And what does happen if the programmer can’t fork out 20 grands annually for health care? Easy: he gets the bill for one million. Why Americans don’t want a health system that’s organized by physicians and ran by the public rather than exploited by the corporate boards of private companies, it’s beyond me…

Tags:
  • english
  • french

The loud bangs on the walls and the animal screams you can occasionally hear at any time of the day and the night are not Merritt and I’s celebrations at the end of weeks of abstinence. It’s Merritt’s difficult convalescence of her C-section in the midst of postpartum uterine contractions and post-surgical constipation. A perfect storm, as you can imagine.

Yes, it’s not always easy to be a mom. Ask yours.

Tags: |
  • english
  • french
Kiddos’ weights in grams
Kiddos’ weights in grams

On the minus side, Max still needs some oxygen. He’s got two little tubes in his nostrils and he doesn’t like it much. We are also waiting for the result of a genetic test that Merritt and I had to take to see if he’s not suffering from a rare disease that would prevent him from assimilating milk. He tested positive at a screening but no big concern yet: it’s a test that has a lot of false-positives. Only 1 or 2% of those who test positive have the dangerous form of the disease (galactosemia) and less than 10% have just an mildly annoying form of it (Duarte galactosemia). All the other ones are false-positives. As for Manu, the only thing she’s got is a tiny little bleeding in the brain. Yes, I know, it sounds bad when said like that but it’s common in preemies and in the vast majority of cases, it resolves by itself without consequences.

On the plus side, they are both doing fine (or great, say the doctors) by all the other tests they went through: genetic, x-rays, ultrasounds, blood exams, etc… They are being fed more and more - a big syringe of milk every 3 hours with a volume that’s increased of 1cc more every 6 hours - and they are gaining weight. It’s impressive to see the size of the syringe next to the kids. It’s looks as if an adult had to swallow a bottle the size of a big fire-extinguisher in less than 2 minutes. Burp!

Manu sleeping after gulping down 20cc of milk
Manu sleeping after gulping down 20cc of milk

 

Tags: | |
  • english
  • french

Today my mom told me not to smoke near the kiddos. I inquired why and she told me that it’s bad for them. I promised her we would not burn incense in the incubators nor light up a barbecue in the Intensive Care Unit (yes, it’s all true). I also transmitted her request to the nurses. “No problem with tobacco”, they said, “but for pot, it’s more annoying, it really calms them down”.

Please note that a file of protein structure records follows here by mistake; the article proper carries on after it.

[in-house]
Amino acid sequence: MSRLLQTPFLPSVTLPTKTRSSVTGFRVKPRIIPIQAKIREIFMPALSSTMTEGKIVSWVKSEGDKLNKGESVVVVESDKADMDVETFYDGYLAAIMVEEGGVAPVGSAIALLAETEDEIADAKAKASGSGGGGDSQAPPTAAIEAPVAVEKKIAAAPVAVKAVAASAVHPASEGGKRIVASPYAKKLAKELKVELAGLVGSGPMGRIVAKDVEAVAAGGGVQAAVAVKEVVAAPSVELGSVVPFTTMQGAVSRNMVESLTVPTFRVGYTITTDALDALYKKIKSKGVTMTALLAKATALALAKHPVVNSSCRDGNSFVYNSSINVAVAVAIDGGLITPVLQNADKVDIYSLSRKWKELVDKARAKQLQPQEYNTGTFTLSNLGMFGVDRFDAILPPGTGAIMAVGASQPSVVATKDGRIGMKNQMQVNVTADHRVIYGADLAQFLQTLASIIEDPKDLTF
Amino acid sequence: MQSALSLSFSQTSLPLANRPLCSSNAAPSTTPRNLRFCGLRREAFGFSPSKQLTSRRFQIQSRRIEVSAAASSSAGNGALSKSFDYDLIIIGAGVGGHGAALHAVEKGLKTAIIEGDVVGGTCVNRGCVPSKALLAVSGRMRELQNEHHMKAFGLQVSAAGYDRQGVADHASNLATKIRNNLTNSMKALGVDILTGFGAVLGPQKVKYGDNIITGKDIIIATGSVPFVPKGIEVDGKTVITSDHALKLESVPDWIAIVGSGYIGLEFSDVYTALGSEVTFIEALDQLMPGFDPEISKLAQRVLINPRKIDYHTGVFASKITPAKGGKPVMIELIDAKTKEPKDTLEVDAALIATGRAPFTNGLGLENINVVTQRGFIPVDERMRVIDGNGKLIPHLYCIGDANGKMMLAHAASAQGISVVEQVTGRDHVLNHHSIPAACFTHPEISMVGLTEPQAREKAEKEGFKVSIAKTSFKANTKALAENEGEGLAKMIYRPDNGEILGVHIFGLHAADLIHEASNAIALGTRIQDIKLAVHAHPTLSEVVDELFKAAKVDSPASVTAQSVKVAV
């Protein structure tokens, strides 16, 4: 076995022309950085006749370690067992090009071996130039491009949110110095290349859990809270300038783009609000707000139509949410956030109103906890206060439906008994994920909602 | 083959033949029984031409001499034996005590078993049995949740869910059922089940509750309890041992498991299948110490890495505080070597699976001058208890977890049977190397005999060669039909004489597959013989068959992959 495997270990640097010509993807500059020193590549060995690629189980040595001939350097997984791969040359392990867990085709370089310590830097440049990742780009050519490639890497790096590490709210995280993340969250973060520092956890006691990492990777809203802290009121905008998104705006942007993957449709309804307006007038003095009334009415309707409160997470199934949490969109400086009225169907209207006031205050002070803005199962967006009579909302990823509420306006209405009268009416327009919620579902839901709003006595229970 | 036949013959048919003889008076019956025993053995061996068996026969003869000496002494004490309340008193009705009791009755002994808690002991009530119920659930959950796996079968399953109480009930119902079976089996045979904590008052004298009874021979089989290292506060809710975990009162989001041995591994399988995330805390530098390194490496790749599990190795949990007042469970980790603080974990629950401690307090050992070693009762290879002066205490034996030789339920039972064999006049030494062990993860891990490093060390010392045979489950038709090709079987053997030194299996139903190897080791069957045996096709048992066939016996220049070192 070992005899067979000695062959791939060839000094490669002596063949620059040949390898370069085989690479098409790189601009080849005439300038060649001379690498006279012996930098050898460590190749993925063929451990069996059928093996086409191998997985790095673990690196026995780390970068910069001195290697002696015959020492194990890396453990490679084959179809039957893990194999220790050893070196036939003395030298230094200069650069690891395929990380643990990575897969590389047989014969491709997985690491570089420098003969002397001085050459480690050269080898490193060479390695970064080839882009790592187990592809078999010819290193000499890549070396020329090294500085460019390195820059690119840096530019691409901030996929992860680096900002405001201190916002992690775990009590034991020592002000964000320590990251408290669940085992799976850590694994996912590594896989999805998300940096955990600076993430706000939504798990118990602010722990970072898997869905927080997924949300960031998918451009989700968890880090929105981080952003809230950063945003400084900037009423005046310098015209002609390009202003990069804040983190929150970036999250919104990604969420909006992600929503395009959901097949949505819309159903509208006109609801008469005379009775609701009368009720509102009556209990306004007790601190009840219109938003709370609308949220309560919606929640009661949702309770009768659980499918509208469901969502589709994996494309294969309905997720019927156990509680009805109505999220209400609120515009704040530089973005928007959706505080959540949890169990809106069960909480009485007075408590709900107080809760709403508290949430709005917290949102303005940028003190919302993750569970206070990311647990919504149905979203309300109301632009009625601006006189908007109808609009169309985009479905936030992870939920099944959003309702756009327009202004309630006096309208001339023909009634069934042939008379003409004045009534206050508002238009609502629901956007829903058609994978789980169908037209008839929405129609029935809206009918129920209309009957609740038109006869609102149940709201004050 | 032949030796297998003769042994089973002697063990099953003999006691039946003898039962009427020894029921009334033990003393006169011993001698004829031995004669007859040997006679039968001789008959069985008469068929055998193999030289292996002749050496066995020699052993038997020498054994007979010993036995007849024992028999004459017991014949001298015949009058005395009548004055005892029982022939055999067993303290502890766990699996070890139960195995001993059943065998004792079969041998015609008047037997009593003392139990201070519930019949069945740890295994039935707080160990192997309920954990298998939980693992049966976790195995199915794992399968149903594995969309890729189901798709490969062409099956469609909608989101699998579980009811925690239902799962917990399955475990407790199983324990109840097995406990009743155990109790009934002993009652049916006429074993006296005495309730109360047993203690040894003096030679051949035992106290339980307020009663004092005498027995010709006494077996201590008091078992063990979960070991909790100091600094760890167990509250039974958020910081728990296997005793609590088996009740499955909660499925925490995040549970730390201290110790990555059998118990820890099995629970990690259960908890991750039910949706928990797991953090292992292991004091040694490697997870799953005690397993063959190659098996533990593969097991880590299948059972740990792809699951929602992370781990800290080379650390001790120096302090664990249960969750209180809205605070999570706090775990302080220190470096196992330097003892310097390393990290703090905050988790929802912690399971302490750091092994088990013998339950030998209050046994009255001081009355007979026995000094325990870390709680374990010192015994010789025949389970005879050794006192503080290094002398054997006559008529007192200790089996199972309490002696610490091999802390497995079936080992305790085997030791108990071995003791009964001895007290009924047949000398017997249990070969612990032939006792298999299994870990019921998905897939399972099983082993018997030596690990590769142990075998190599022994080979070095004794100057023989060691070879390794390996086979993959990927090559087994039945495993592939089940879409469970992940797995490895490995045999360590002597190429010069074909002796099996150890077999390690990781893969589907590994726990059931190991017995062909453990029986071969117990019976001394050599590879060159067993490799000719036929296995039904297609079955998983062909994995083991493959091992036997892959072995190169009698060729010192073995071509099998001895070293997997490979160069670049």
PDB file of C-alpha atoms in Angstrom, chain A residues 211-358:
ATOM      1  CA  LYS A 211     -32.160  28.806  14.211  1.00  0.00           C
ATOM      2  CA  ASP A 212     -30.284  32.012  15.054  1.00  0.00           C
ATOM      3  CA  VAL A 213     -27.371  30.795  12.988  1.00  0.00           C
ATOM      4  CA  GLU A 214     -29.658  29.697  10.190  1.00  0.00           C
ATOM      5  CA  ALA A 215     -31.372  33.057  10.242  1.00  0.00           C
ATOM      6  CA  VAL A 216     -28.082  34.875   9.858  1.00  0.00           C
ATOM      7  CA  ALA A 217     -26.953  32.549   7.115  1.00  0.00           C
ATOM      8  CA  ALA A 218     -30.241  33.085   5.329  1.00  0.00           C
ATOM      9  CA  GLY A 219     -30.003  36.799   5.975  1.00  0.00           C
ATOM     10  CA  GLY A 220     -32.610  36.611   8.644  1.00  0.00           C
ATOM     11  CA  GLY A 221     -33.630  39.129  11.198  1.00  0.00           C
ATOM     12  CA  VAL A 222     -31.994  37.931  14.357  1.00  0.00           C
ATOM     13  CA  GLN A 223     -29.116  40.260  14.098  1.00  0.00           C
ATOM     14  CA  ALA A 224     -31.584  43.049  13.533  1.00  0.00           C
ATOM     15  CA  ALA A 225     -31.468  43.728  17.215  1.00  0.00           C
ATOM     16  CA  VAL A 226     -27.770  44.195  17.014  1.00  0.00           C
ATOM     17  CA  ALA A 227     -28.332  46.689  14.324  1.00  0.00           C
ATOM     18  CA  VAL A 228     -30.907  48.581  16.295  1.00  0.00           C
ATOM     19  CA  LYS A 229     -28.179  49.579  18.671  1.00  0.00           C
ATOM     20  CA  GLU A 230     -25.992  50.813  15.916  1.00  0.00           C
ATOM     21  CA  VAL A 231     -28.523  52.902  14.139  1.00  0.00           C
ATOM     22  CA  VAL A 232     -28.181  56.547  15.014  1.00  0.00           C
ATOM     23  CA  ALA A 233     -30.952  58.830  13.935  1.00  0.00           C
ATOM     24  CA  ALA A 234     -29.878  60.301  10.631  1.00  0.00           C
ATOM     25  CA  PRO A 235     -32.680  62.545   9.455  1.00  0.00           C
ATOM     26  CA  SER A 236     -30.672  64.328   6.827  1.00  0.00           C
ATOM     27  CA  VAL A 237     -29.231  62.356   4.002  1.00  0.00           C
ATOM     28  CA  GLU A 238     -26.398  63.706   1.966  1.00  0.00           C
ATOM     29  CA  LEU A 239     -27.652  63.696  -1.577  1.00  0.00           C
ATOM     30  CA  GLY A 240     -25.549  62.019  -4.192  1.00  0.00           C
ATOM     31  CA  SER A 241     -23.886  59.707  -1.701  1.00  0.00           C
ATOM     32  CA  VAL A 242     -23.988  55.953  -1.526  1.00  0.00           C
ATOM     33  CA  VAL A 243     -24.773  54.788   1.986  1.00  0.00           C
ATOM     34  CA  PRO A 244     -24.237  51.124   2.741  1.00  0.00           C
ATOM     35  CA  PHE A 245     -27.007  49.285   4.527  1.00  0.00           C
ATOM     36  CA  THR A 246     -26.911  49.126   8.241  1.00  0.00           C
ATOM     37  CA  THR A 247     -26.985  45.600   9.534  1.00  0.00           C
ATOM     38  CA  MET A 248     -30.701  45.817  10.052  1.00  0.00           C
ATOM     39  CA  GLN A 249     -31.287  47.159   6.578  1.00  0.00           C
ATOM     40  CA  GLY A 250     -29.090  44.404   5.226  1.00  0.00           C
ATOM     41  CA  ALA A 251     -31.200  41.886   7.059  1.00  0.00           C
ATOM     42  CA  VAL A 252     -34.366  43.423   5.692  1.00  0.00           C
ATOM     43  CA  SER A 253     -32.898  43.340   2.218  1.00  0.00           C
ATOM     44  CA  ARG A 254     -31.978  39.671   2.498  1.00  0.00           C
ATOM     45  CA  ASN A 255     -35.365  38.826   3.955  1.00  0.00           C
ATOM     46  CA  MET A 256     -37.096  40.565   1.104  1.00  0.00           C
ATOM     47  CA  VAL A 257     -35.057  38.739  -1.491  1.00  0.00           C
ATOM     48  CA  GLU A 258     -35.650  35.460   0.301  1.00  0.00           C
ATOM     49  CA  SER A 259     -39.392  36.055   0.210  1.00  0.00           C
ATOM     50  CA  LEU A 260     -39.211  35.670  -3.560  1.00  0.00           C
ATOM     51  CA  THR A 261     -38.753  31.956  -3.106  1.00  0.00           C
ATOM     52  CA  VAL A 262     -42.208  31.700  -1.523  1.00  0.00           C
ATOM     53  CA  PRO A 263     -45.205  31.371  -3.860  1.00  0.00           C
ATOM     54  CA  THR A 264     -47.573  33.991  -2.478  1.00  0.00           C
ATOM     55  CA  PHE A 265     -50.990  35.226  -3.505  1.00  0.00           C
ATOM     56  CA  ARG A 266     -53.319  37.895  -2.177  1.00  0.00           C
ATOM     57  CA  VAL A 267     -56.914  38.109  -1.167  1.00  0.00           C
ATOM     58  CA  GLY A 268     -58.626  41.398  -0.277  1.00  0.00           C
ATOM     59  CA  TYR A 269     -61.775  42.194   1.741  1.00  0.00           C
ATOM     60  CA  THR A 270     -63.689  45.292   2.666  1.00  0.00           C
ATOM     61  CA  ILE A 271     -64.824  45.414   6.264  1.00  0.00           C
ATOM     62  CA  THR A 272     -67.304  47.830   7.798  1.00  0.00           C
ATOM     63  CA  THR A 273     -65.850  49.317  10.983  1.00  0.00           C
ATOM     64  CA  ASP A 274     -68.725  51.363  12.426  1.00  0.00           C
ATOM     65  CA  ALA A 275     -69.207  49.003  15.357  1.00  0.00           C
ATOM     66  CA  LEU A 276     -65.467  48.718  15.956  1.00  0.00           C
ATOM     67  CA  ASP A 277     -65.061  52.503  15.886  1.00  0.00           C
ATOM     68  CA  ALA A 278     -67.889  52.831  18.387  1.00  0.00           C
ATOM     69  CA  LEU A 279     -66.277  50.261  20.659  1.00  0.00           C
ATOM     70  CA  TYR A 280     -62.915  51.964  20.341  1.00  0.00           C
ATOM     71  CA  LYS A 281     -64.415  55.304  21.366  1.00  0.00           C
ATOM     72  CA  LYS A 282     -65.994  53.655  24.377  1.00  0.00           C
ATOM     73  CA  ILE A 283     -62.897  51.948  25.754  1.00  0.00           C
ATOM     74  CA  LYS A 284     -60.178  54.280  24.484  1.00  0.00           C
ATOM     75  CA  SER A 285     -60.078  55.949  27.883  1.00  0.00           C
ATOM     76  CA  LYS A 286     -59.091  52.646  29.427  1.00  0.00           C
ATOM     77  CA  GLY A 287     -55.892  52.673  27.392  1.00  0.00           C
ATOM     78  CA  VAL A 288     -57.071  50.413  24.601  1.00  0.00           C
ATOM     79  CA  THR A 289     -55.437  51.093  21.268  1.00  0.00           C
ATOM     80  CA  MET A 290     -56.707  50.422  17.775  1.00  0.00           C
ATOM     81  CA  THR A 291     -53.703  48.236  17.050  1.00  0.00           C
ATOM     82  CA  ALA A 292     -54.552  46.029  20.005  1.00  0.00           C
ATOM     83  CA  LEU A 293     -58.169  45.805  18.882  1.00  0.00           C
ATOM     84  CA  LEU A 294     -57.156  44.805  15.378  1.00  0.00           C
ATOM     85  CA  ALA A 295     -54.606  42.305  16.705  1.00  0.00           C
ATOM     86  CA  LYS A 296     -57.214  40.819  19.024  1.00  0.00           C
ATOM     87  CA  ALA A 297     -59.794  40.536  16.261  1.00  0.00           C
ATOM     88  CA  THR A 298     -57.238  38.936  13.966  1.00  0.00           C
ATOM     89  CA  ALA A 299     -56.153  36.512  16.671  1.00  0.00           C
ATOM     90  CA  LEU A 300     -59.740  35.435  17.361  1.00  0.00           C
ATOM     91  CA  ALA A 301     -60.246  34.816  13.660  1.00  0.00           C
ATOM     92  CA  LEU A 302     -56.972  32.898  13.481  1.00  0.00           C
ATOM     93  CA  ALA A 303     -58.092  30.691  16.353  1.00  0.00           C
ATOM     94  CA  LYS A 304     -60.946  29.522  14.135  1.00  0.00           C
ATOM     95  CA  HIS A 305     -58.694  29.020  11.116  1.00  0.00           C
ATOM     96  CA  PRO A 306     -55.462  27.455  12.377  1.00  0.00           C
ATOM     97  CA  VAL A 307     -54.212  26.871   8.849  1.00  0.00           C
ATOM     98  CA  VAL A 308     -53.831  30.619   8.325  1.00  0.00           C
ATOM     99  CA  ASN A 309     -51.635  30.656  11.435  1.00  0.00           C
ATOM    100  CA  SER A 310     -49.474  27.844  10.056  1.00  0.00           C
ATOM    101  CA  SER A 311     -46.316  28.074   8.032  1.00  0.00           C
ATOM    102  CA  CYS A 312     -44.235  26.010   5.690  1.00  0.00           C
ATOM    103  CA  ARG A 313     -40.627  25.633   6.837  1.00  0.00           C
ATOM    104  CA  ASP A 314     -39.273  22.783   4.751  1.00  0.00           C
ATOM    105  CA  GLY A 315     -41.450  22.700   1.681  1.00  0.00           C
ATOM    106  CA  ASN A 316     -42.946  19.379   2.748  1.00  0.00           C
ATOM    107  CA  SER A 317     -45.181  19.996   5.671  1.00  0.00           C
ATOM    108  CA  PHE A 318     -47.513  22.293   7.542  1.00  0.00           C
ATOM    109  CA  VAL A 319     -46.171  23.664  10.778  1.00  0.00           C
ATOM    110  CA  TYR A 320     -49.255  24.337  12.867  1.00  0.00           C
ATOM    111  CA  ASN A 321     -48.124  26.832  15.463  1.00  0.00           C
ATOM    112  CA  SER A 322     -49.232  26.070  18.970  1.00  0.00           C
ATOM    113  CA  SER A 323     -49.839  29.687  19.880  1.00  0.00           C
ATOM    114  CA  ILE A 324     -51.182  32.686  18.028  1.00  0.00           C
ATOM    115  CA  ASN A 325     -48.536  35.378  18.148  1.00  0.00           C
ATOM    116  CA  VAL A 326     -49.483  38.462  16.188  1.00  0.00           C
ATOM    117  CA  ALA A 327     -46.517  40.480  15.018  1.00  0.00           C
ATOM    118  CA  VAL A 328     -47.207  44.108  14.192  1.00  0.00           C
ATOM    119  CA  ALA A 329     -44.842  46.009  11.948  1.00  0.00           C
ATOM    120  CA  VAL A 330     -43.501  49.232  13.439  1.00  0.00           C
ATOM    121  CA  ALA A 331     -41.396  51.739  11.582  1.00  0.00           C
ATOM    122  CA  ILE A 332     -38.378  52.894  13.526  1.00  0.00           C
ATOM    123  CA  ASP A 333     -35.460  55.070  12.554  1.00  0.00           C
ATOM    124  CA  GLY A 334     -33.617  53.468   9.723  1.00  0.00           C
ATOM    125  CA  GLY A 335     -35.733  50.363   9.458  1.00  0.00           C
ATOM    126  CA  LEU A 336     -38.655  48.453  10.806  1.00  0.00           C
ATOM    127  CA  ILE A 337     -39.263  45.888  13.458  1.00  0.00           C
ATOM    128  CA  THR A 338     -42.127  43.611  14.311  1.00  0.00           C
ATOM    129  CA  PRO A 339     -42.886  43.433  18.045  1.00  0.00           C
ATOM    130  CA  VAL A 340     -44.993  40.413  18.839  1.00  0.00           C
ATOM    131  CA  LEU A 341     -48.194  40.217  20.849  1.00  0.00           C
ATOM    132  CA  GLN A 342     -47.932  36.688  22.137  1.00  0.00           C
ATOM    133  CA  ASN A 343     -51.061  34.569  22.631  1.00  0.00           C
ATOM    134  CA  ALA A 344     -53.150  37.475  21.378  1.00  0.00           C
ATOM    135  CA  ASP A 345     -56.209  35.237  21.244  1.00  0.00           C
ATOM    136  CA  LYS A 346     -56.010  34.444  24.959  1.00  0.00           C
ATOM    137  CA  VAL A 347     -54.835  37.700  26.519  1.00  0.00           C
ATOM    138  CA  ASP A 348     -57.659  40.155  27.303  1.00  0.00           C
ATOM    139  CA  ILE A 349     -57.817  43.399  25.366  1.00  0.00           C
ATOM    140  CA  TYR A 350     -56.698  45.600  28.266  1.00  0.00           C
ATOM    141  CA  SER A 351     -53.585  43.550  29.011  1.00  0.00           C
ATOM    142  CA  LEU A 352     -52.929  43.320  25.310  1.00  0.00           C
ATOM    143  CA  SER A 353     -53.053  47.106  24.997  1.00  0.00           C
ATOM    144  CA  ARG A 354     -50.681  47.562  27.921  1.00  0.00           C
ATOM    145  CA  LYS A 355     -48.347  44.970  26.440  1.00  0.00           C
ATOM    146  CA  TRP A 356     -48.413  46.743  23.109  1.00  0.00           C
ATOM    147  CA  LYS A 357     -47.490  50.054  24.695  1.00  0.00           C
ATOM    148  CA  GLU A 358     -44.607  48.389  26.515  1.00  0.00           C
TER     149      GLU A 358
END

So here is our new poll…

Can we, or should we, smoke anything near the kiddos?
  • Add an Answer
View Results

 
 And now, here is a little video for my mommy (I’m not sure anybody else will be interested)… Look, mom, I’m doing something that you have probably never done in your life: changing the diapers on a little girl. It’s very cute.


 
 
[video by Eeno]

Tags:
  • english
  • french

Sometimes, living in New-Agey California has some unexpected benefits. Remember how everywhere else doctors used to keep the parents’ hands out of the incubators? Not here! As soon as the preemies are strong enough, the nurse hands you over your precious little things and places them on your bare chest an hour everyday. It’s called the “Kangaroo Care” and it feels very good. Really. You should make babies just to try it.

Kangaroo Merritt
Kangaroo Merritt
Kangaroo Pierre
Kangaroo Pierre
 

 Click on the pictures above to see a larger version, and on the picture below to play the movie.


[ Javascript required to view QuickTime movie, please turn it on and refresh this page ]


 
 

 

[video by Eeno]

Tags:
  • english
  • french

chirac.jpgJacques Chirac has never been very technologically inclined. In 1996, 12 years after the Mac, he did not know what a computer mouse was. In 2008, 12 more years later and still mulling the benefits of the invention, he proposes to “tax the clicks on the internet”.

Well, I think the government should tax toilet paper. It would allow us to take advantage of our daily isolations to meditate over those who are a pain in the ass. That’s what we do here in San Francisco

[link, pointed by Daniel]

Tags:
  • english
  • french

Merritt is back home! But here is what happens when you forget at the hospital the most important part of the milking machine…


 
 And it works! Look…

 

Breastmilk
Mother’s Milk

 

Tags: |
  • english
  • french

Another day of rest for our two heroes. Tonight, they don’t have any hose left planted in the umbilical cord.

We like their level of activity even when deeply asleep. We’re starting to understand what was taking place inside Merritt’s belly. Here is a movie of Max taking a nap…

Tags:

Next Page →